Several sources are reporting that President Trump will send up to 5,000 active duty troops to the US-Mexico border to prevent migrants from the caravan from crossing into the states.
Last week, administration officials said they were considering sending up to 1,000 troops to the border, but according to various news outlets today, that number has been greatly increased.
However, the source of the new information has not been identified, other than being referred to as “a Department of Homeland Security official who spoke on condition of anonymity because he was not authorized to publicly discuss the plans before a formal announcement Monday afternoon,” according to USA Today.
As of now, about 2,100 National Guard troops are already scattered along the border, per orders given by Trump earlier this year.
“The troops are not expected to conduct law enforcement activities, but instead provide backup support to Border Patrol agents manning the border and be prepared to react if groups of migrants try to storm the border,” writes USA Today.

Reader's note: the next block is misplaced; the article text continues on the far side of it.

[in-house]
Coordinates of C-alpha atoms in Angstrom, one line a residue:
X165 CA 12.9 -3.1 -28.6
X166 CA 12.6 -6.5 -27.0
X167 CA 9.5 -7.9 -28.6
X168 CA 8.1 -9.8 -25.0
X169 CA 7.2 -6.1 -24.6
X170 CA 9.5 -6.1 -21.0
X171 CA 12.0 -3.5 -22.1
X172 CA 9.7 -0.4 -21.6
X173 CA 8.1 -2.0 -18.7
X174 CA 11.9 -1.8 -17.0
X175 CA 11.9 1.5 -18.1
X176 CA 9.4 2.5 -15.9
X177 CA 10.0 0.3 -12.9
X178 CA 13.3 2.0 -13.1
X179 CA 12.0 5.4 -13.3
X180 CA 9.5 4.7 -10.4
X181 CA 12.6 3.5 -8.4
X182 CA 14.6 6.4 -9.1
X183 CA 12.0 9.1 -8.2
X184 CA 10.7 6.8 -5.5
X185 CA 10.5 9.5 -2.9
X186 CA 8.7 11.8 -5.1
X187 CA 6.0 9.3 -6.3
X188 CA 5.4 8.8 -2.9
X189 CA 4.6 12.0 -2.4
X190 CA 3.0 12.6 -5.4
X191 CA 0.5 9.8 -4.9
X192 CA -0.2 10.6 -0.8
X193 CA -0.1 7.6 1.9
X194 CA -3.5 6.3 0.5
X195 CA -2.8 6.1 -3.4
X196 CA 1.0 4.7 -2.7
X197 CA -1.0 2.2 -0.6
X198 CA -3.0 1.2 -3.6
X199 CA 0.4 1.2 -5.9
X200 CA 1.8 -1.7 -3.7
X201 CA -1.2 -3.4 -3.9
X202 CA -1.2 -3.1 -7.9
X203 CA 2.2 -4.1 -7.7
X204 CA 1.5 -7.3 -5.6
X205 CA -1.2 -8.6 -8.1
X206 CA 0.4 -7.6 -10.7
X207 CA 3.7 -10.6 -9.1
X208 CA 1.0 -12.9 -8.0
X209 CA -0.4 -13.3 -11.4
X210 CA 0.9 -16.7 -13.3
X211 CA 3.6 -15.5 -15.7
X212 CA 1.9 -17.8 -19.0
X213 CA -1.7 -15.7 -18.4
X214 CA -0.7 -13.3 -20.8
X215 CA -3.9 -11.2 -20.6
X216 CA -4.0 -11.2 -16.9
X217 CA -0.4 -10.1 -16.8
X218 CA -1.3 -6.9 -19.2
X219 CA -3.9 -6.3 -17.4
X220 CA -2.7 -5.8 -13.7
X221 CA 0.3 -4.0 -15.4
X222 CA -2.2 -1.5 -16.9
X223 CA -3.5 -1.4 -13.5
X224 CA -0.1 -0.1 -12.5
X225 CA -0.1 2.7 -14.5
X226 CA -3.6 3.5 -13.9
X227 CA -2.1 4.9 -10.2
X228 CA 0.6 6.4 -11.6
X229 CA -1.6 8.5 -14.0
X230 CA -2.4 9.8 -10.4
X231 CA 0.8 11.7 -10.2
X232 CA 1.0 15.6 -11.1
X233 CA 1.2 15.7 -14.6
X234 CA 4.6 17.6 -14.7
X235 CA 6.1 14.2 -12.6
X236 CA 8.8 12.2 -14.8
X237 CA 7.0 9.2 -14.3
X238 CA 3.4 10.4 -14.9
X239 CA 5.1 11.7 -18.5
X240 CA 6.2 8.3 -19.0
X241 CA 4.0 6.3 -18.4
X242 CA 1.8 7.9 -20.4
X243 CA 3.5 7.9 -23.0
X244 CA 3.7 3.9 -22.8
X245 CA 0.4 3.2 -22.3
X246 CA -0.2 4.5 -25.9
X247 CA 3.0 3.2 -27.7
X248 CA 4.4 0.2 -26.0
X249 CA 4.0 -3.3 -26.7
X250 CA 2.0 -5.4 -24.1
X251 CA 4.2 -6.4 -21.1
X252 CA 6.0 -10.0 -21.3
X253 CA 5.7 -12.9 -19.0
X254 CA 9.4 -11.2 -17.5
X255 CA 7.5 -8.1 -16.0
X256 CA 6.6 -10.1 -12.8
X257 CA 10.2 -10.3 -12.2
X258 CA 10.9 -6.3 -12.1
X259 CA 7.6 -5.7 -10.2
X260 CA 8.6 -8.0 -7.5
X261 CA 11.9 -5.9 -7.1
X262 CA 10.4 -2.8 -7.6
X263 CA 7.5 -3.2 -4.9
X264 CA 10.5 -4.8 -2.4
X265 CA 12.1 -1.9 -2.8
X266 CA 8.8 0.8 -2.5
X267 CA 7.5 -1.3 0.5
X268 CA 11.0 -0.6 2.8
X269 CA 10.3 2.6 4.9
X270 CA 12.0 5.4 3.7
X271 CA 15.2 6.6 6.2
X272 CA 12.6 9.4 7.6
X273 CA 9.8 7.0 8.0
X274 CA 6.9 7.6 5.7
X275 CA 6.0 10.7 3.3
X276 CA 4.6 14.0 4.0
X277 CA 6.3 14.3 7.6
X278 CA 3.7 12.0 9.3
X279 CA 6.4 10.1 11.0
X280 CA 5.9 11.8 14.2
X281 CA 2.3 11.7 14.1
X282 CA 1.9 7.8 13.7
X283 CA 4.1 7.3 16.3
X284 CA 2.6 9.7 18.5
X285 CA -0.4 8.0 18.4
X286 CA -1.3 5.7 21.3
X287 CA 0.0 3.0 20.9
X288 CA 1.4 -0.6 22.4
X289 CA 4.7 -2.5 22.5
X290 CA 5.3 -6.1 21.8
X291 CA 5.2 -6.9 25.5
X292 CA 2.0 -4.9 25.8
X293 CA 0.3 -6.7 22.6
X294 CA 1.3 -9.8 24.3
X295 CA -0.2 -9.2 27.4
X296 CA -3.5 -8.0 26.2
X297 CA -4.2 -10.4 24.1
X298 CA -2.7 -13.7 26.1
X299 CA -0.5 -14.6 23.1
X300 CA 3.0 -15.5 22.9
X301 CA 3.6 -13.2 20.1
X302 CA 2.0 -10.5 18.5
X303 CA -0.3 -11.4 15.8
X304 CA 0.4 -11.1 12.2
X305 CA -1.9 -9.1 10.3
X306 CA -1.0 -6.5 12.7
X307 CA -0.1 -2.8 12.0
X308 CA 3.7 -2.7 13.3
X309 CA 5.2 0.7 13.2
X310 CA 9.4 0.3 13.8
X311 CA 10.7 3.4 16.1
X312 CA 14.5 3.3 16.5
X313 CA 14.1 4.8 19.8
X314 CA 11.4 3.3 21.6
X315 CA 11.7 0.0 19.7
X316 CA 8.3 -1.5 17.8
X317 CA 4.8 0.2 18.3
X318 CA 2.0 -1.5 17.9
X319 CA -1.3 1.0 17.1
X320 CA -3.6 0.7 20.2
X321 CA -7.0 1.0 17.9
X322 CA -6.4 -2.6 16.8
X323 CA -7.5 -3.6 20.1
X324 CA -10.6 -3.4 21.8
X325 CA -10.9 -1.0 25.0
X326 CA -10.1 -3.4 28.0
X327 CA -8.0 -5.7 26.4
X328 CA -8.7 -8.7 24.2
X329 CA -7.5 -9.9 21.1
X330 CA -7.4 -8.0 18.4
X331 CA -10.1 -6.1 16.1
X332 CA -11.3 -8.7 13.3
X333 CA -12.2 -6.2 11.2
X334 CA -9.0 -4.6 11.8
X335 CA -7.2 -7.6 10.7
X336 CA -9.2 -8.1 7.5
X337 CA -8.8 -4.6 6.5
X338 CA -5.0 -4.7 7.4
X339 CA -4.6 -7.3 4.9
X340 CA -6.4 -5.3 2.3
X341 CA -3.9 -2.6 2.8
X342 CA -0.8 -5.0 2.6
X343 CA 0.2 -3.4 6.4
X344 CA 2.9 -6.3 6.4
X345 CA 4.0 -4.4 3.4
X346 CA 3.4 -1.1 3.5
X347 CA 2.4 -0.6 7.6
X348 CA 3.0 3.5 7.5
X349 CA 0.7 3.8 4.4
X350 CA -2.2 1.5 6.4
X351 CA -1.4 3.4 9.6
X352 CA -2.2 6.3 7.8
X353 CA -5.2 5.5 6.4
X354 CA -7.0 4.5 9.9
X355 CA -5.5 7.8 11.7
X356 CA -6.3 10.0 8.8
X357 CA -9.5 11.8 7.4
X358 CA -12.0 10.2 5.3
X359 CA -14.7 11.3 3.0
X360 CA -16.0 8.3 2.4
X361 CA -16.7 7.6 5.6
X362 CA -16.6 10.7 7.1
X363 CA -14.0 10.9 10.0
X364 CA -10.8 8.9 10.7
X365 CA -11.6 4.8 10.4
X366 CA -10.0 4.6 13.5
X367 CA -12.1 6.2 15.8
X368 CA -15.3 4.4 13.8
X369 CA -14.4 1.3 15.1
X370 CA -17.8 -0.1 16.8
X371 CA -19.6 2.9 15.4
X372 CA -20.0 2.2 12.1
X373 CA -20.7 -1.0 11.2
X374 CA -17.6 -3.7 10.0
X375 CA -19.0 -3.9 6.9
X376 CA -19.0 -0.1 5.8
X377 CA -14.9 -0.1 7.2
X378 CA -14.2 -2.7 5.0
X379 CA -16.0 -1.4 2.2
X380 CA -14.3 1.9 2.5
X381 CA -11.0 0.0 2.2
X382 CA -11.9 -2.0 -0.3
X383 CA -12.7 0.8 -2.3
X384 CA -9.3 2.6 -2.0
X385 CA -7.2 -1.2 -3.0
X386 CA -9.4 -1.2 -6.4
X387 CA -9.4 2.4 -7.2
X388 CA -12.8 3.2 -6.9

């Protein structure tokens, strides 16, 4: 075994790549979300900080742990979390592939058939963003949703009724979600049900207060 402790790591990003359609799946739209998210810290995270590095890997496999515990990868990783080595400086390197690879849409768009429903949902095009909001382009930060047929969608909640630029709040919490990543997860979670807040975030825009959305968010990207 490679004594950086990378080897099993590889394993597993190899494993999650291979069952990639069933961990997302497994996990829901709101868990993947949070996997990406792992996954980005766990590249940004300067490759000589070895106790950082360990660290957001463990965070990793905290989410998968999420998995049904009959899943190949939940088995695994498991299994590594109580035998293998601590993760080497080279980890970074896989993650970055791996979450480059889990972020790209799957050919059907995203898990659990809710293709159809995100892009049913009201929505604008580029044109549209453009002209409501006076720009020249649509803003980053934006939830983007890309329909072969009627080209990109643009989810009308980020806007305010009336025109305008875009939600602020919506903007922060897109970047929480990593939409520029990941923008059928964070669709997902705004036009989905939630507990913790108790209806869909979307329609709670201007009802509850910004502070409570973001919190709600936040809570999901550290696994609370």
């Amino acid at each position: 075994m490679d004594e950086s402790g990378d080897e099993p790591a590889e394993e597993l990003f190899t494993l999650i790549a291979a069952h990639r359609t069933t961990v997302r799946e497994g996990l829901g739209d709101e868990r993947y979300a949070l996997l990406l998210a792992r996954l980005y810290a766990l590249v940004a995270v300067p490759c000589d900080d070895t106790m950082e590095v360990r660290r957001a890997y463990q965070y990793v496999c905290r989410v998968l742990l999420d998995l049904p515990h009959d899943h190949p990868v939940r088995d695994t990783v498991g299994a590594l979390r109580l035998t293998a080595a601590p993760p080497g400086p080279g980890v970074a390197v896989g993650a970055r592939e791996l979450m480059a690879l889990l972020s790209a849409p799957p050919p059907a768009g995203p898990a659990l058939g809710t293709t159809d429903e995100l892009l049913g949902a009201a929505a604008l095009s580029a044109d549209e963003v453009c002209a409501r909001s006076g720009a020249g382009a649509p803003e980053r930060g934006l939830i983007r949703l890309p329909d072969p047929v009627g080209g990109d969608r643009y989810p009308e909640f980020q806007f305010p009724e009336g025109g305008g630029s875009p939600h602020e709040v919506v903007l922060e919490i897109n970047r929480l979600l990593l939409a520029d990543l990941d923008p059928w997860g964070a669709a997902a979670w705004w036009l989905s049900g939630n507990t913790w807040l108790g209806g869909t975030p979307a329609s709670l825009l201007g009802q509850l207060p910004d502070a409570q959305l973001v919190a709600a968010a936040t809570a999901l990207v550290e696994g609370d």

The Homeland Security official also said the president is expected to deliver a speech on Tuesday to outline further actions to halt the migrant caravan, which could include limiting, or halting, the ability of migrants to request asylum. That move would be predicated on national security arguments similar to those used to enact Trump’s travel ban last year, and would definitely meet the same legal challenges by immigration advocacy and civil rights organizations.
This morning, Trump Tweeted about the caravan:
Many Gang Members and some very bad people are mixed into the Caravan heading to our Southern Border. Please go back, you will not be admitted into the United States unless you go through the legal process. This is an invasion of our Country and our Military is waiting for you!
— Donald J. Trump (@realDonaldTrump) October 29, 2018
Legally, the US is required to allow the migrants to apply for asylum. When the last caravan reached the border in April, the majority of the people (401 individuals) did apply for legal asylum at ports of entry. Some (122) were caught trying to enter illegally.
Currently the caravan is an estimated 7,000 people, but that number is expected to drop by several thousand by December.